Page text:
Massachusetts electoral votes set to be cast for Biden Monday

Boston Statehouse

Secretary William Galvin said some of the issues he intends to look at will be whether to shorten the timeline for mail-in voting in future elections, and whether it should be used in municipal elections, or made a local option. (Sam Doran/SHNS)

BOSTON (SHNS) – When Secretary of State William Galvin calls the roll at Monday’s Electoral College meeting, one elector will not answer.

Ronald Valerio of Auburn, who was chosen this year to cast one of the Bay State’s 11 electoral votes, died “unexpectedly” on Tuesday at 68, less than a week before the historic meeting. A desk in the House Chamber will bear Valerio’s name, and Secretary Galvin will include him in the roll call before declaring the seat to be vacant, a spokeswoman said.

A meeting is planned for Friday night to arrange in advance who will fill Valerio’s vacancy, and that selection will be finalized on Monday, Galvin’s office said. One of the college’s two alternate members, Thomas Holloway or Lesley Phillips, will probably be tapped for the role and get to cast one of the state’s 11 votes for President-elect Joseph Biden.

The other 10 Massachusetts electors are: Kathleen Donaghue of Westborough, Joseph Kelly of Hingham, Nicole LaChapelle of Easthampton, Thomas Larkin of Bedford, Robert Markel of Boston, Linda Monteiro of Boston, Jay Manuel Rivera of Lawrence, Norma Shulman of Framingham, Teresa Walsh of Medford, and Wayne Yeh of Boston.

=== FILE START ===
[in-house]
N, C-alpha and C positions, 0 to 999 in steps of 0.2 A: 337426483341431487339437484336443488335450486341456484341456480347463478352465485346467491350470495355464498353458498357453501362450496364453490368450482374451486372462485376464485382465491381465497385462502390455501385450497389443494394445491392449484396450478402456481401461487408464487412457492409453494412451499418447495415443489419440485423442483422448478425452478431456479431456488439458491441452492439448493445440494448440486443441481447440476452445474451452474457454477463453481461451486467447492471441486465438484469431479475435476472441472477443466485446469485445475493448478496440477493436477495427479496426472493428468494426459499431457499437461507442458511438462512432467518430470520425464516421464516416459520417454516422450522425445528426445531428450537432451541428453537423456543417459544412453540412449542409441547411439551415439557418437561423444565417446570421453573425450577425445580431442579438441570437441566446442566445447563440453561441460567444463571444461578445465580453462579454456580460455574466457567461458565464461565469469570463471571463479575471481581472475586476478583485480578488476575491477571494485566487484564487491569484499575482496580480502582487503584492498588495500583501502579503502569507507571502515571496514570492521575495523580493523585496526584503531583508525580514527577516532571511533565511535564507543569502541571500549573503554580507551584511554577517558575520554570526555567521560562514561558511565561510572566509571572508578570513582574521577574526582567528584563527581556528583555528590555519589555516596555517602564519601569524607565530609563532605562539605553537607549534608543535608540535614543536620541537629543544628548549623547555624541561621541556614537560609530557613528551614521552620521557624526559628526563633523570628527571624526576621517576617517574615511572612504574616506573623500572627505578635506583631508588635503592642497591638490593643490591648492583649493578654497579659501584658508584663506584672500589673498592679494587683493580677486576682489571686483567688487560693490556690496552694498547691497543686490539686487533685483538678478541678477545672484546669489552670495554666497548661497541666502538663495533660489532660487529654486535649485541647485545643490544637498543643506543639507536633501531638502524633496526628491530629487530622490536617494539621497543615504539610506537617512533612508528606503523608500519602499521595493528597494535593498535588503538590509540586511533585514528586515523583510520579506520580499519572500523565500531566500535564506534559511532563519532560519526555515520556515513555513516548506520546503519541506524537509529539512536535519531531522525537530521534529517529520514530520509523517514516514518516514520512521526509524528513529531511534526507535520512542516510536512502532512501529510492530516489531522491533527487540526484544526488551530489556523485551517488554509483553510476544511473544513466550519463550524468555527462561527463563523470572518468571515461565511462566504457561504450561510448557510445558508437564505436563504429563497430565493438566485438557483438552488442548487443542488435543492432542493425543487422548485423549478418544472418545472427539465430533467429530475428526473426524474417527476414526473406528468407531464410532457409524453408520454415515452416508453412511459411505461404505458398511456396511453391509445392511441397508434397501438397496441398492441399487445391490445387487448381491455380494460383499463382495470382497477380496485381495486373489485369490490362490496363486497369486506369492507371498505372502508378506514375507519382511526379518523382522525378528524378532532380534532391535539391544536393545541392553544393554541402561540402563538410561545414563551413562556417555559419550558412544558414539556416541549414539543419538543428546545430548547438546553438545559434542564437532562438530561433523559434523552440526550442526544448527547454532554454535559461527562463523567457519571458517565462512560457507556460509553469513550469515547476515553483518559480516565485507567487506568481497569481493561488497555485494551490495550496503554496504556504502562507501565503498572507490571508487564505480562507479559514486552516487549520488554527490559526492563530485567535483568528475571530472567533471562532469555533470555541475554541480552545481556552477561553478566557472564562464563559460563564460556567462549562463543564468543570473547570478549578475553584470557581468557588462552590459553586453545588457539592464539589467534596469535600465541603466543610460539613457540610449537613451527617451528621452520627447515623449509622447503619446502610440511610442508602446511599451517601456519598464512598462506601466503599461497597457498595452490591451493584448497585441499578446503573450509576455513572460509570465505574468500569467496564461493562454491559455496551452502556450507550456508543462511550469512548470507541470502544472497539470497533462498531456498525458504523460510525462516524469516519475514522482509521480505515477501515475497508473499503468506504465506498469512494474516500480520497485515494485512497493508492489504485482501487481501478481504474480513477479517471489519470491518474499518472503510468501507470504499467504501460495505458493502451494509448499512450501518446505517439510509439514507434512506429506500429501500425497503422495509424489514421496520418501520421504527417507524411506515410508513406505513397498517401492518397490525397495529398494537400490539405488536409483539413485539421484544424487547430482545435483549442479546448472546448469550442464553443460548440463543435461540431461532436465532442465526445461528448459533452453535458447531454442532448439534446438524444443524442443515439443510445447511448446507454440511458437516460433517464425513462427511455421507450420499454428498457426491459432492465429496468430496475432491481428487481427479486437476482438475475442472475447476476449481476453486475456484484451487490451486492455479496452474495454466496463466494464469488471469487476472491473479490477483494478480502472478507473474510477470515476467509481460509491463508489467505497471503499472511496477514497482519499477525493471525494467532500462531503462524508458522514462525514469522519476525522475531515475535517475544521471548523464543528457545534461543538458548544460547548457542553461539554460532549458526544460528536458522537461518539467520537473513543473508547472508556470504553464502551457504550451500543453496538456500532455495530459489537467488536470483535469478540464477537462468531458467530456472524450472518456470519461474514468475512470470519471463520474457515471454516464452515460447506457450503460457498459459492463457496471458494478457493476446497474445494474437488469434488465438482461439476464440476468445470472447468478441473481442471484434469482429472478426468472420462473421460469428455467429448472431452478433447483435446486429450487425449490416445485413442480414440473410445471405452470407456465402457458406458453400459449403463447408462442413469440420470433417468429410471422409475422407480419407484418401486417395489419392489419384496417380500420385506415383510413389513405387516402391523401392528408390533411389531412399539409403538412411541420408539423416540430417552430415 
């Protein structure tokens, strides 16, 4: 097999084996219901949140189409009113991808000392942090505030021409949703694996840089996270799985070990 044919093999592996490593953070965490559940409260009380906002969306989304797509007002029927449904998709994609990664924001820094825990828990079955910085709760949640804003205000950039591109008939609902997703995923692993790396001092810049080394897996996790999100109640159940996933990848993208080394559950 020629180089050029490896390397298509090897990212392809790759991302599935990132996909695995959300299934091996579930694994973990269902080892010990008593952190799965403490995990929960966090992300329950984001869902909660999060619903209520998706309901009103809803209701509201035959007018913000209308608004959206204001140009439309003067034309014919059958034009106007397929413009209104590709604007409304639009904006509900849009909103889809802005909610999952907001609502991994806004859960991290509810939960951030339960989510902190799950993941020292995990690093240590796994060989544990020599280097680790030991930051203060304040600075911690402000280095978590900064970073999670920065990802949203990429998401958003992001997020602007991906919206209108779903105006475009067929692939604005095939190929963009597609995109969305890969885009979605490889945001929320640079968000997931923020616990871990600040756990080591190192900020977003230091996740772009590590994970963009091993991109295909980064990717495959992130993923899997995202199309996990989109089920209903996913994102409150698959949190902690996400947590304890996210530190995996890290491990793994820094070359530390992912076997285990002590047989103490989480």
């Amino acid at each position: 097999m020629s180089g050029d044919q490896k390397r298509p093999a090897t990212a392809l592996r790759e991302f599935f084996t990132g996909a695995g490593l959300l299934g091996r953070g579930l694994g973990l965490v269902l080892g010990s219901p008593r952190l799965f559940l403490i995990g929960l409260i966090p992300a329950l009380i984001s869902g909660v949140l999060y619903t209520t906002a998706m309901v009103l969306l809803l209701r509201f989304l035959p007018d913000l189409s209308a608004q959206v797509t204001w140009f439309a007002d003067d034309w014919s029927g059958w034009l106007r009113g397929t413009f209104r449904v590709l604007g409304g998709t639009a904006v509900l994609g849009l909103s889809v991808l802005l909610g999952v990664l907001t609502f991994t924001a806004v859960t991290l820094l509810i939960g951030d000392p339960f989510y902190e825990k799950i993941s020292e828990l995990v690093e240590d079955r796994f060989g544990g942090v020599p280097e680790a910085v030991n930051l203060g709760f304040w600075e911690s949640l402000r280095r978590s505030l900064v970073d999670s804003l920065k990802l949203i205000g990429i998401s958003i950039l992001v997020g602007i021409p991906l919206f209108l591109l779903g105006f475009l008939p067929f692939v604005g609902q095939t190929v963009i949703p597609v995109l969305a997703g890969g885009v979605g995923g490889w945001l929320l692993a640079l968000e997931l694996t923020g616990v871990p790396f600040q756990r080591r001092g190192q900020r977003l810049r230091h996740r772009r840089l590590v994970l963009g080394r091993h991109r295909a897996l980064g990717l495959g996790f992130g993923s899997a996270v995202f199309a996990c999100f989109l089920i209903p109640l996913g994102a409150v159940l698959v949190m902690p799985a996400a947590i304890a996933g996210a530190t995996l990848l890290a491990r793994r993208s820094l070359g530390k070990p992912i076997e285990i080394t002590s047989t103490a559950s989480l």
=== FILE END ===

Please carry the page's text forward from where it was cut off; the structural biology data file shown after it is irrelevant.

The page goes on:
They are chosen by the Democratic State Committee and pledge to vote for the party’s nominees. Normally a historic ritual that swells with pomp and circumstance, this year’s meeting will be a more muted affair, streamlined to prevent a lengthy in-person gathering.

There will be no choir singing from aloft in the gallery. No chaplain’s invocation. No special guests. And perhaps the most visual change: no tuxedos or evening gowns.

The electors are usually decked out in resplendent formalwear for the occasion, but they’ve decided amongst themselves to dispense with that formality, Galvin’s office said, opting instead for “business casual.”

The 3 p.m. event will be live-streamed on the Legislature’s website.

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